In the days leading up to the first of May of the year 2001, the first feast of Beltaine and the first International Labor Day of the new millenium, I participated in a series of events and processes that led up to this, my present modest effort to bring together a body of persons that - at least for the time being - I have elected to name the Union of Radical Magi, with the fuller descriptive appellation of Magick in the Service of Humankind.
     I'll explain.
     Throughout the months of March and April - since Spring's beginning - I had read and studied a number of writings comprising what I suppose one could call a portion of the "Canon" of western esoterica, focusing on Hermeticism and classical Rosicrucian sources, for the purpose of re-acquainting myself with that Canon and re-immersing myself into a study that - while of decades-spanning involvement and passionate interest for me - I had been obliged to put aside owing to the demands of my professional life.  Because I had fortunately obtained a bloc of "uncommitted" time to dispose of as I wished, the focus of my attention turned happily and expectantly to those disciplines that had been such an important part of my life long before.
     Little did I then think that the unforseen peregrinations of my will through the
mundus imaginalis would lead me to all of a sudden first perceive and then attempt to utilize the astounding (yet disquieting) applications to the practical world of everyday affairs of these highly theoretical and speculative studies.
     This perception was given rise to by my study of several obscure but contemporary documents relating to Magickal and alchemical doctrine, practice and applications.  That many of these documents were highly eccentric, heterodox, uncanonical (to say the least) and so radically out-of-alignment with the corpus of esoteric and Magickal literature as to seem sacriligeous parodies cannot be denied.  At the same time, the informed and discerning reader approaching them without bias cannot reasonably deny their originality, brilliance, incisiveness or thought-provoking character. 
     The most important of these, at least from my own humble perspective, includes the writing of Peter Lamborn Wilson and the pseudonymous (?)Hakim Bey, specifically the
Communiques o the Association for Ontological Anarchism (Communiques no. 1(ii) and the special Halloween Communique encaptioned Black Magick as Revolutionary Action) and the essay "The Occult Assault on Institutions."   Coupled with this was my reading of the essay "Unholy Alliance: Politics and the Occult," an interview by Tracy Twyman (editor of Dagobert's Revenge) with Peter Lavenda, and my re-reading of the chapter on "Magick and Revolution" from Dr. Arthur Evans' 1978 classic Witchcraft and the Gay Counterculture.  Spring of the following year (2002) saw my continued inward journeying and embraced my (re)reading of the Lovecraft 'canon' and its attendent Necronomicon pseudepigrapha, and after nearly a quarter of a century my (re)reading of Robert Anton Wilson's epochal Illuminatus trilogy and Frater Albertus' The Alchemist's Handbook.  Other volumes of near-forgotten lore, most notably those by Fulcanelli, played large parts in this autodidact's curriculum, but of these I cannot and will not here write.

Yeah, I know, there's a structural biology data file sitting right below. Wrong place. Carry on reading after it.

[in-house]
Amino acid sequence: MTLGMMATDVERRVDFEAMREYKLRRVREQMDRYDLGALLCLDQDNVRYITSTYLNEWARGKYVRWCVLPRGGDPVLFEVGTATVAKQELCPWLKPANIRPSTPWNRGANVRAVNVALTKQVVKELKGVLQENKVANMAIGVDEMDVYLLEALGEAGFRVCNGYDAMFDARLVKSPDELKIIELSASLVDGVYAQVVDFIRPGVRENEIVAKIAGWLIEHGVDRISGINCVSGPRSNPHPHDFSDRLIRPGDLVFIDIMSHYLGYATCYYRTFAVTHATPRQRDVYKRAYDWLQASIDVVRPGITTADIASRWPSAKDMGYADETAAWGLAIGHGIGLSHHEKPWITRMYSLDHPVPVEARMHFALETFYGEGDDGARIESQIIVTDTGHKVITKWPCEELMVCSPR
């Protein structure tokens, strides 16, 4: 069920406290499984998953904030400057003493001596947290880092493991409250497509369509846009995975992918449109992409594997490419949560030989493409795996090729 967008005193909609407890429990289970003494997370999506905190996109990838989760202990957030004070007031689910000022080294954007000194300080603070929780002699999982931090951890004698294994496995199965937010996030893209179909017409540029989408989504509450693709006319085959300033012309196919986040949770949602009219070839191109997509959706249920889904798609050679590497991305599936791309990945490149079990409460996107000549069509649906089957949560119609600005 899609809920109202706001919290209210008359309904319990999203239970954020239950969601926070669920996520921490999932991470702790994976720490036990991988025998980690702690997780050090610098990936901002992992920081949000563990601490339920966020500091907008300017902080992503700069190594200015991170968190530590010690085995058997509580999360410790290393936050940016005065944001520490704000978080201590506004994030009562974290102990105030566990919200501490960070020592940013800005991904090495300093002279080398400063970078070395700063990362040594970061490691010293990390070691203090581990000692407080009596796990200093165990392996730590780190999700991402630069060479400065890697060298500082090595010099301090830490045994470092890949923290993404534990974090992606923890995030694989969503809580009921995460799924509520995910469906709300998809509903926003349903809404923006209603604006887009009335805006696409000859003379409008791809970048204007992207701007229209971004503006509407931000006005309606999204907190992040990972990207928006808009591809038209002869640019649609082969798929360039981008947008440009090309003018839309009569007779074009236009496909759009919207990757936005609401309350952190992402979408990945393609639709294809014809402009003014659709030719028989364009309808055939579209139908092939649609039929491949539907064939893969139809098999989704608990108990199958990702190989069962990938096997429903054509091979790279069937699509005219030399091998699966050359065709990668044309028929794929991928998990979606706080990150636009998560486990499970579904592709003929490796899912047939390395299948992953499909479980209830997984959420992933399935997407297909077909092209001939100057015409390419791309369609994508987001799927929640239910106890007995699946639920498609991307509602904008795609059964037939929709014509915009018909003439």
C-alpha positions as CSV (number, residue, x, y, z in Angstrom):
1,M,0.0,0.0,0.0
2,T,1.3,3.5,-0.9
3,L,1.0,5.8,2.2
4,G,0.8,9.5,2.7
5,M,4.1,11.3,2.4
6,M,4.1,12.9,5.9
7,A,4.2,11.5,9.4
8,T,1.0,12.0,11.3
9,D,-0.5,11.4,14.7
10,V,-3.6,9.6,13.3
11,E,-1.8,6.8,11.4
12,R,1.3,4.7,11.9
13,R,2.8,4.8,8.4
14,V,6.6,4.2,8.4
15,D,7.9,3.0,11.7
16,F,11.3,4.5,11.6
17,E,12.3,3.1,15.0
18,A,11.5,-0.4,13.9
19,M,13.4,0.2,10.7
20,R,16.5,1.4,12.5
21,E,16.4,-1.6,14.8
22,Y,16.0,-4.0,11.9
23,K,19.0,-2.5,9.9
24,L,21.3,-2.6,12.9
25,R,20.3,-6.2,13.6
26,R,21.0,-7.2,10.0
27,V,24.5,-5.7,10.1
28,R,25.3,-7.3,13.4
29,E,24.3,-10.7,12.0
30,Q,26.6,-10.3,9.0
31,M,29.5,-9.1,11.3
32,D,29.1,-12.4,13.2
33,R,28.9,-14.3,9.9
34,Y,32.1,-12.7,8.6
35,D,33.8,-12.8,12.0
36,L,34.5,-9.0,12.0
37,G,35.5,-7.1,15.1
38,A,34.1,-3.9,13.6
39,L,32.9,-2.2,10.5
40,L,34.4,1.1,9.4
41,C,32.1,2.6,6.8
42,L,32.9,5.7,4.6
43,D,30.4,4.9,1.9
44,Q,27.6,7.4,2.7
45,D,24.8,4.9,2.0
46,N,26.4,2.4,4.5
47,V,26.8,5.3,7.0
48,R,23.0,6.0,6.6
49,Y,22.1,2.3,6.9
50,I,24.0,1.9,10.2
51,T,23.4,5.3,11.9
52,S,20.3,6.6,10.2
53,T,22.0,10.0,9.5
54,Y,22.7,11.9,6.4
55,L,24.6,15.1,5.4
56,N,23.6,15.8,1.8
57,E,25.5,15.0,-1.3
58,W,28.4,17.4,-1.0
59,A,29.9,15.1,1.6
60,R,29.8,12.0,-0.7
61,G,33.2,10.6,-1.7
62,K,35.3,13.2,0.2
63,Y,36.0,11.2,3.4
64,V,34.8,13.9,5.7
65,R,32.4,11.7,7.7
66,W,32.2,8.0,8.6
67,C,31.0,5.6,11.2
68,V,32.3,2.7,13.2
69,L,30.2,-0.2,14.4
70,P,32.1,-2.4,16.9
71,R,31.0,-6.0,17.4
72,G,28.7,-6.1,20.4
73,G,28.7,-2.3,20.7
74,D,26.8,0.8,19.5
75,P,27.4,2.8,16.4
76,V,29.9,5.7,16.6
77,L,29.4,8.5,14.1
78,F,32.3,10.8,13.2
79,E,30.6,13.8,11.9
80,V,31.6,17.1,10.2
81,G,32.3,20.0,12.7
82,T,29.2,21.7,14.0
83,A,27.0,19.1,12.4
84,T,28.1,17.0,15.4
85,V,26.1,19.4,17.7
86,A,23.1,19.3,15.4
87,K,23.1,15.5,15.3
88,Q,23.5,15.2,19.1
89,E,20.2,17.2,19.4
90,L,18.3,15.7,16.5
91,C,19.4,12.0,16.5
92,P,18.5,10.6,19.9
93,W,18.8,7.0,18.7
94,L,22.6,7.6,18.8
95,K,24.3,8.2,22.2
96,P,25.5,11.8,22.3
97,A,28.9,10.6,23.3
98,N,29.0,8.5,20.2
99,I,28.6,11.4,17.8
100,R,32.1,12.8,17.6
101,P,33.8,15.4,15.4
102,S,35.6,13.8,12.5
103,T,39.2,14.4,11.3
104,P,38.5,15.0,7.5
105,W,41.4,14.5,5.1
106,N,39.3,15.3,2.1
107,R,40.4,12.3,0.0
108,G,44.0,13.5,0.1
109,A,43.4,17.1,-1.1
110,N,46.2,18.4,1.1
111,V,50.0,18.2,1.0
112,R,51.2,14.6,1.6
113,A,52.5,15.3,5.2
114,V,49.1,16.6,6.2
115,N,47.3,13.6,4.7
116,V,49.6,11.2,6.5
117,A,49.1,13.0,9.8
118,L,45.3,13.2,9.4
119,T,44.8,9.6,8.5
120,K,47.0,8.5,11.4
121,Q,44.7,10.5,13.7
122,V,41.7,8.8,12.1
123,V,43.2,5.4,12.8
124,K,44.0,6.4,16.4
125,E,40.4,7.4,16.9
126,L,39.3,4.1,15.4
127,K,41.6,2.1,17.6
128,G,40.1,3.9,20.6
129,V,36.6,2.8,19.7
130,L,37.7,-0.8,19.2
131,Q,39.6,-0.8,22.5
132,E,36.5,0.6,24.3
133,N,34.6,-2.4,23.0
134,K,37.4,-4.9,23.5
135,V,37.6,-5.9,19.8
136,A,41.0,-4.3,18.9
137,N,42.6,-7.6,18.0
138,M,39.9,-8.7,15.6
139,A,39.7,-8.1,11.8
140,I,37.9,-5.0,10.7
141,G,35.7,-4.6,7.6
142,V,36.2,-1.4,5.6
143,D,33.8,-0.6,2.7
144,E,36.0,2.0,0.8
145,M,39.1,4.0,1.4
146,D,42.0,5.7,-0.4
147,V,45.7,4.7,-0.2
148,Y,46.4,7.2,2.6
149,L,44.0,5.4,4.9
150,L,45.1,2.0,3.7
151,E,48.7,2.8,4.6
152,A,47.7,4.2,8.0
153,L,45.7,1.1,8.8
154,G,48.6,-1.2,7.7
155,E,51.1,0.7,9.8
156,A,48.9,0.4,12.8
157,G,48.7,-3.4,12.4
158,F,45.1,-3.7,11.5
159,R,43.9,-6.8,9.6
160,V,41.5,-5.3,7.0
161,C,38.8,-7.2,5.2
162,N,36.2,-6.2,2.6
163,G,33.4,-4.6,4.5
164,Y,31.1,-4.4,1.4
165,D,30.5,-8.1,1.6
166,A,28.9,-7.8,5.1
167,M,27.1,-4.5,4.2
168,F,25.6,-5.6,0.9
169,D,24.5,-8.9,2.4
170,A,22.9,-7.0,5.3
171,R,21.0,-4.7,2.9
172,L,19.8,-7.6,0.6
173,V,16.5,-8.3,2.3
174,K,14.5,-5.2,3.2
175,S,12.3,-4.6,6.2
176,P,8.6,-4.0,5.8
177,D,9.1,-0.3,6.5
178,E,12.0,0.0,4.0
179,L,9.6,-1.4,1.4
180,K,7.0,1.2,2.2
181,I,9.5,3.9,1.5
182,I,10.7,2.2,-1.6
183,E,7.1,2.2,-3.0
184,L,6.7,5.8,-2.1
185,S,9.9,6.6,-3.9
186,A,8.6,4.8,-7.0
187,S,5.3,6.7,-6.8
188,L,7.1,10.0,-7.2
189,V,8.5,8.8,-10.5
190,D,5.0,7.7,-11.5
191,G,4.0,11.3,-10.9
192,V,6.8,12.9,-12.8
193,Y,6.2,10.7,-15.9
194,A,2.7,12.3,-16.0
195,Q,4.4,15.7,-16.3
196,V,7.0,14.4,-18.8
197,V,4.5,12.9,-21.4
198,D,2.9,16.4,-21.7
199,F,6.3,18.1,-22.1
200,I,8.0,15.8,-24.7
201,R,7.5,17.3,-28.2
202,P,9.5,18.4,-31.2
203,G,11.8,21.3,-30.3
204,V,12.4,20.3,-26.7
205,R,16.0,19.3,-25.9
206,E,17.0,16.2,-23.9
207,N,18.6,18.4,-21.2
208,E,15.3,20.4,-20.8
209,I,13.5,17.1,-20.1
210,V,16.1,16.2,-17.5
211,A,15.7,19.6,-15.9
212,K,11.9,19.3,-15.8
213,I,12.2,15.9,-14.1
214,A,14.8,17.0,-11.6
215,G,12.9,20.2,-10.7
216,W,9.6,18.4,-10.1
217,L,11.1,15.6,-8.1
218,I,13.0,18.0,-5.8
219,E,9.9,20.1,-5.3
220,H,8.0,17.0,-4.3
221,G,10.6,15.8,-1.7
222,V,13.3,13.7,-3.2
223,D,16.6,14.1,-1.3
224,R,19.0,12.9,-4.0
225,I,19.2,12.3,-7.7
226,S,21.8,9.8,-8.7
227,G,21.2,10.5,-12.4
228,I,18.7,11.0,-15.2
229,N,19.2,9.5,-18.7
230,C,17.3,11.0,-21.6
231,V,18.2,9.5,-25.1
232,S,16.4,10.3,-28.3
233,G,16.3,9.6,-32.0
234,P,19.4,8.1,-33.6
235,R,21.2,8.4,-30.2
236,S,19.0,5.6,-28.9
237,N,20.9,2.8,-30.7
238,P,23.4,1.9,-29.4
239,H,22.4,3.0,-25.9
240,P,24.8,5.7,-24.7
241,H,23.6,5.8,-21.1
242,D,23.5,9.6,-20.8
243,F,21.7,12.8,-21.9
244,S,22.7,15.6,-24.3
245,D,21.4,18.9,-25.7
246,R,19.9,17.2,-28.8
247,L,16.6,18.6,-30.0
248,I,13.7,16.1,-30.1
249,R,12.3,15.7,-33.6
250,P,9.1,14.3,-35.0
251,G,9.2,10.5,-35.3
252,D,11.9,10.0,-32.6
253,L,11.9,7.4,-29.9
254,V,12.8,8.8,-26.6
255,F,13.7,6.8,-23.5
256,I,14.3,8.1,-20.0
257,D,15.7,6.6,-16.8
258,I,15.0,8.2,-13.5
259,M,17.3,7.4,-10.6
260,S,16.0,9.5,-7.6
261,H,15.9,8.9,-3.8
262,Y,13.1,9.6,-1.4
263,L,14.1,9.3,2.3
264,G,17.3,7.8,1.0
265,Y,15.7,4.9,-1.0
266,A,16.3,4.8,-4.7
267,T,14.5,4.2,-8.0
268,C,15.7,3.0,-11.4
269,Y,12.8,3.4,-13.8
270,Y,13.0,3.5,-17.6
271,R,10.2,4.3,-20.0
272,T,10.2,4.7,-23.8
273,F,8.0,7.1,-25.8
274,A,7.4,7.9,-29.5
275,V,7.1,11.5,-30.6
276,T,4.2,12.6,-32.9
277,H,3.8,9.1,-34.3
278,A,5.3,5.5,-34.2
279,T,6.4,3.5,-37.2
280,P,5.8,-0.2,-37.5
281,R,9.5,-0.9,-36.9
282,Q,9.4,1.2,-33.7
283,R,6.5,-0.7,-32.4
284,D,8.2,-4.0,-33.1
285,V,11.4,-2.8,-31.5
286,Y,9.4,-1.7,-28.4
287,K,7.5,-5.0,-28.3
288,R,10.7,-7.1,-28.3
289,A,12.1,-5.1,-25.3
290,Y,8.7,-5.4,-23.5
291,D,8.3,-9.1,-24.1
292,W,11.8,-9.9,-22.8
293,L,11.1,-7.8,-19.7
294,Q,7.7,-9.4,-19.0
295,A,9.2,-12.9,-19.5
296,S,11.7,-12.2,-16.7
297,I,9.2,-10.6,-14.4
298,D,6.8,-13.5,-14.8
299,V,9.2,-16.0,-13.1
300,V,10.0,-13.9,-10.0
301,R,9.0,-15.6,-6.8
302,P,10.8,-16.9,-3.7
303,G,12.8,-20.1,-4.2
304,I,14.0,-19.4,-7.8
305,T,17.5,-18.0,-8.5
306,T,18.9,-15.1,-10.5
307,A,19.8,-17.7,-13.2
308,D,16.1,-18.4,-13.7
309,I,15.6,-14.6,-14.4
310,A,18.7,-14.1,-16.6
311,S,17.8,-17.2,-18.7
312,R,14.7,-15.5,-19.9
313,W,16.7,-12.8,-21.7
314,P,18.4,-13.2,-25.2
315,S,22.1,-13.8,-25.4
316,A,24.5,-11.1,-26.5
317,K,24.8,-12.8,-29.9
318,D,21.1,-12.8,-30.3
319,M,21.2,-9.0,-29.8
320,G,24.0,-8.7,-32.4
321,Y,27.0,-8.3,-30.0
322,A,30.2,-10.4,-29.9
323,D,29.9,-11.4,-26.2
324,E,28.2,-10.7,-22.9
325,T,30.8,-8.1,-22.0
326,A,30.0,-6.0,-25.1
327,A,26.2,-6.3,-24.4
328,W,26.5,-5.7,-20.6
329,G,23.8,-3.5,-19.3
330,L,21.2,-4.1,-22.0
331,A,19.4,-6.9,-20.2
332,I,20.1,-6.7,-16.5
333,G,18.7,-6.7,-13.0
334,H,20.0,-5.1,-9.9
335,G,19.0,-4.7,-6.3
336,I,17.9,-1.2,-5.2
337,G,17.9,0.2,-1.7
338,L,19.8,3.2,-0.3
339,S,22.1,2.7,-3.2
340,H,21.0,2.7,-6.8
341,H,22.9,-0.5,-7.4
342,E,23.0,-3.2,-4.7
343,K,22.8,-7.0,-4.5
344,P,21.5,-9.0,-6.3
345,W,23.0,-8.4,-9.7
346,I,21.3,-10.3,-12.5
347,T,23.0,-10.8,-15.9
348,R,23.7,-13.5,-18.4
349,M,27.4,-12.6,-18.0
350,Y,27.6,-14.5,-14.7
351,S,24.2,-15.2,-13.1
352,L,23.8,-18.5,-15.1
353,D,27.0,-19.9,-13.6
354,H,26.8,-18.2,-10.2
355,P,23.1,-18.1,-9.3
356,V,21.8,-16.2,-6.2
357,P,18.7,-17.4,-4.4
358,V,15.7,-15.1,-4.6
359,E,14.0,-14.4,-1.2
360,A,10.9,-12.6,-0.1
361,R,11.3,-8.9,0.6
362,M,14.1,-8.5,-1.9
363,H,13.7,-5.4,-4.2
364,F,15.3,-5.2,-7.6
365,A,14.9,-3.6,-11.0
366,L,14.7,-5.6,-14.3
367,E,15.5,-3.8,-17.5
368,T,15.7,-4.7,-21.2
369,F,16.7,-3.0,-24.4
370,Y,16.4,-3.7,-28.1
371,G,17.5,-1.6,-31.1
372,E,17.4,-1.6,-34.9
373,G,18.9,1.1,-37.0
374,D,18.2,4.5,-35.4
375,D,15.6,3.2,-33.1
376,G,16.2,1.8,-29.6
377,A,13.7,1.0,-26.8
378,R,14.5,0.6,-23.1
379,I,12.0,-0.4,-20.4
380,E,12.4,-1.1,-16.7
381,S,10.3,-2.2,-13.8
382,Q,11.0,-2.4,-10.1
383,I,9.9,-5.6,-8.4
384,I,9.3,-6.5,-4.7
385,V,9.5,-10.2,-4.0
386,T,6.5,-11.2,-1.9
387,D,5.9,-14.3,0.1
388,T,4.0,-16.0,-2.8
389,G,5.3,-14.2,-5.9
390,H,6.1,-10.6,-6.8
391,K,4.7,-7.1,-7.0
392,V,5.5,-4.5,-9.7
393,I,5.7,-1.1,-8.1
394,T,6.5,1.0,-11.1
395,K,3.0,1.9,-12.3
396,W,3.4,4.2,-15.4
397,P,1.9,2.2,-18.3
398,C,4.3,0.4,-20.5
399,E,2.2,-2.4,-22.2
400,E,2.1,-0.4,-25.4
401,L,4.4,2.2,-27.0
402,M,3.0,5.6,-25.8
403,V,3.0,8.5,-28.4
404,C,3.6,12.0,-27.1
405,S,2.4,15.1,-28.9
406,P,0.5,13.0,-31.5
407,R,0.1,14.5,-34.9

Reading these works one experienced an event not unlike that of the sight of a man long blinded being restored: disbelief fell before astonishment, astonishment fell before skepticism.  Finally, skepticism fell before acceptance and realization.
     The pivotal event in this chain of events was a visit by my dear friend and fellow pilgrim Jenn and myself to New York City's Metropolitan Museum for a viewing of the newly-opened exhibition of the works of William Blake - truly a Magician if ever there lived one.  I knew not whether I was on Earth or in one of the Heavens, or looking at a print or staring out through a window into the other world.  But what awoke excitedly in me, then and there, was a dizzying, all-pervading awareness of humankind's possibilities and powers, of the numinous and of the luminous, of the countless points of contact between the world of matter and the world of Spirit.  And I knew then that just as this artist had called upon his art to allay in whatever way he could the evils of his age, so did I then instantly perceive one's own obligation, need and privilege to employ whatever instrumentalities are at hand to at least arrest and more hopefully reverse the resurgence of the darkness that bedevils the planet - the resurgence of fascism, xenophobia and greed that greets the dawning of the XXIst century.
     Not much is known about the politics of Magicians, at least at first hand.  But it is well known that - for countless centuries and in every culture - the life of the body politic has been of critical interest to them.  And very much indeed is known about the politics of their opponents, that is, of the enemies of Magick.
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